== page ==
These data all point to the key role of succinate in controlling influenza infection, as well as its therapeutic value.

“Our research has an interesting outlook in that it potentially paves the way for the development of new antiviral treatments derived from succinate,” underlines Si Tahar[2].

Additional studies are needed in order to test the therapeutic potential of succinate and identify other metabolites of interest.


[1] Metabolism refers to all of the chemical reactions that take place inside the body’s cells. A metabolite is an organic substance derived from metabolism.

[2] In keeping with this research, Si-Tahar has since early 2021 coordinated a French National Research Agency (ANR) program entitled “Development of succinate-based formulations and analogues against SARS-CoV-2-induced respiratory infections and influenza viruses.” His team is also the beneficiary of an “ERS-RESPIRE4 Marie Skłodowska-Curie fellowship” to develop a project entitled “Succinate-Producing Probiotics as an Innovative Therapy for Viral Respiratory Infections: a proof-of-concept study”.

Il existerait un lien entre la taille du réseau social et la structure du cerveau

Mère macaque toilettant son jeune singe.

A macaque grooming her offspring. An image that illustrates how macaques form relationships. © Noah Snyder-Mackler

The more social relationships we have, the more certain structures in our brain are developed. This has been the hypothesis of various neuroscience research projects for several years. With previous findings having highlighted the role of our social environment as one of the key factors behind the expansion of the cerebral cortex, researchers from Inserm and Université Lyon Claude Bernard Lyon 1, in collaboration with the University of Pennsylvania, went one step further in elucidating this link. They were more specifically interested in a species of macaques whose brain architecture is comparable to that of humans. By observing these non-human primates in their natural state and by analyzing images of their brains, they discovered that the number of companions they have is predictive of the size of certain brain regions associated with social cognition and empathy. The findings of this study have been published in Science Advances.

The links between social network and brain size have already been the subject of neuroscientific studies. For example, scientists have already looked at variations in the size of the human brain amygdala in relation to the number of Facebook friends that a person has1.

In order to build on this research and attempt to find out more about the organization and functions of the neural networks in humans, research teams have worked with an animal species whose brain characteristics are similar to those of humans: the Rhesus macaque.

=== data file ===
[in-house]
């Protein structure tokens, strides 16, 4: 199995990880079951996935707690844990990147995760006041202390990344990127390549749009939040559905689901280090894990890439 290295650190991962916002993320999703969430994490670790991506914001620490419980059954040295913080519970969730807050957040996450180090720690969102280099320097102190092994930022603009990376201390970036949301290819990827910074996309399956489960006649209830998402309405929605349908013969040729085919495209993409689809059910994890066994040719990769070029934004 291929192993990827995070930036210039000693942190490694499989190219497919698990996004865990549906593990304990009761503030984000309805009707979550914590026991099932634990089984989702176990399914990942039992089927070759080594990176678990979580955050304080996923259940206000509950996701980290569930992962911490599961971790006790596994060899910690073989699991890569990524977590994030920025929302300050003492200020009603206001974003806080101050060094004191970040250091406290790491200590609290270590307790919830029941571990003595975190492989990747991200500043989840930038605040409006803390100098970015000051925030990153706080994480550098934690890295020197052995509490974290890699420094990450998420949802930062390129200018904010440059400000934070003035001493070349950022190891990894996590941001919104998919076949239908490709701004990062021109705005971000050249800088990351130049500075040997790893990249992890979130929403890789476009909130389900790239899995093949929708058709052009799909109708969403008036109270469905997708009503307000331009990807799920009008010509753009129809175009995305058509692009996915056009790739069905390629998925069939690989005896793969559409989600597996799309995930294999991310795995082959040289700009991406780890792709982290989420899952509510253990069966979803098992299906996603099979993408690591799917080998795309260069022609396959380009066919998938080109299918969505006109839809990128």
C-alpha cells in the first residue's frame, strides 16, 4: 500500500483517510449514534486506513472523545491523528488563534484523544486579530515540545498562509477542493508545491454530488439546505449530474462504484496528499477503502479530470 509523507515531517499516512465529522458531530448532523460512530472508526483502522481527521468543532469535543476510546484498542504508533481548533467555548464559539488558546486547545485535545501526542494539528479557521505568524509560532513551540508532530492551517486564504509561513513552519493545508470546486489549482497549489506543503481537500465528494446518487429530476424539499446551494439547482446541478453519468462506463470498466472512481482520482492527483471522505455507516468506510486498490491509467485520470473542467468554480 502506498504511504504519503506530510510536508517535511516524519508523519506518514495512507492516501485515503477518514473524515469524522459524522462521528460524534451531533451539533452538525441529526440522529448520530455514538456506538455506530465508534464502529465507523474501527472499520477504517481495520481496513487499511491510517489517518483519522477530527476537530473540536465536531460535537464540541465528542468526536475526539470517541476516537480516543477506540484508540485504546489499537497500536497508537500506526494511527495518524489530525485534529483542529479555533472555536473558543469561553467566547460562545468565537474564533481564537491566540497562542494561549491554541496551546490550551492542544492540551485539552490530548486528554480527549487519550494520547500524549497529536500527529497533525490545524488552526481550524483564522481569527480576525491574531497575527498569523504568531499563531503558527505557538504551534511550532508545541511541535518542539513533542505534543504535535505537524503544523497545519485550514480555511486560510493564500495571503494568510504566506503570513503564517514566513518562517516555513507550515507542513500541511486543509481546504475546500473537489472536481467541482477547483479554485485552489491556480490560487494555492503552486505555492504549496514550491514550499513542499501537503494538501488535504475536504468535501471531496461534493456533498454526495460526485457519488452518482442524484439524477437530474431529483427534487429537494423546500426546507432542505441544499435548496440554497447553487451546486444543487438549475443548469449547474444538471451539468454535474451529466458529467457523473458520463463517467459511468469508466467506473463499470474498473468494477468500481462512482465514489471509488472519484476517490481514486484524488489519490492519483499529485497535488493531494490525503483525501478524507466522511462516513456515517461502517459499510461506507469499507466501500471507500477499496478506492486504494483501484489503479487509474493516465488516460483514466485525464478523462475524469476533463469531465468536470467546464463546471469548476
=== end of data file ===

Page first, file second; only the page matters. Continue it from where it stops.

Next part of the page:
In a new study, researchers from Inserm and Université Claude Bernard Lyon 1 at the Stem Cell and Brain Research Institute, in collaboration with the University of Pennsylvania, studied a group of these non-human primates in their natural state for several months before taking images of their brains. The fact that the animals were free ranging enabled the scientists to understand the social group in its full complexity. They were therefore able to measure the intensity2 of the interactions with other individuals and identify an animal’s position within the group social hierarchy.

For example, some of the observations focused on grooming partners, which represent direct, important relationships for macaques.

Alongside these behavioral observations, the scientists analyzed brain scans of individuals from the group, which consisted of 103 rhesus macaques, including 68 adults and 21 young macaques under 6 years of age.

In the adults, they found that the greater the number of social partners, the greater the size of some regions of the brain’s temporal lobe – the ventral dysgranular insula and the mid-superior temporal sulcus3 – regions considered essential for understanding emotions and the perception of how others behave.

In order to better understand how this phenomenon occurs, the scientists also collected brain scans from 21 newborn macaques. The research showed that they are not born with these differences in brain structure size but that they are established during their development.

According to the researchers’ observations, there is therefore no correlation between social network size and brain volume at birth. These findings suggest that exposure to the social environment over the course of life contributes to the maturation of brain networks.

“Which is interesting because if we had seen the same correlation in young macaques, this could have meant that having a very popular mother (with many interactions with the group) could have predisposed the newborn to also become popular. But in fact our data suggest that the differences we see in adults are strongly determined by our social environments, perhaps more than by our innate predisposition,” explains Jérôme Sallet, Inserm Research Director.

Following this study, the researchers now wish to look at anatomical changes at cell level, in order to reveal the mechanisms behind the increased size of the brain regions that were identified using brain imaging.


1 Kanai R., Bahrami B., Roylance R. and Rees G. 2012. Online social network size is reflected in human brain structure, Proc. R. Soc. B.

2 The researchers measured the number of interactions between the animals, their duration and whether these interactions were cooperative or aggressive.

3 The mid-superior temporal sulcus is involved in social cognition and perception.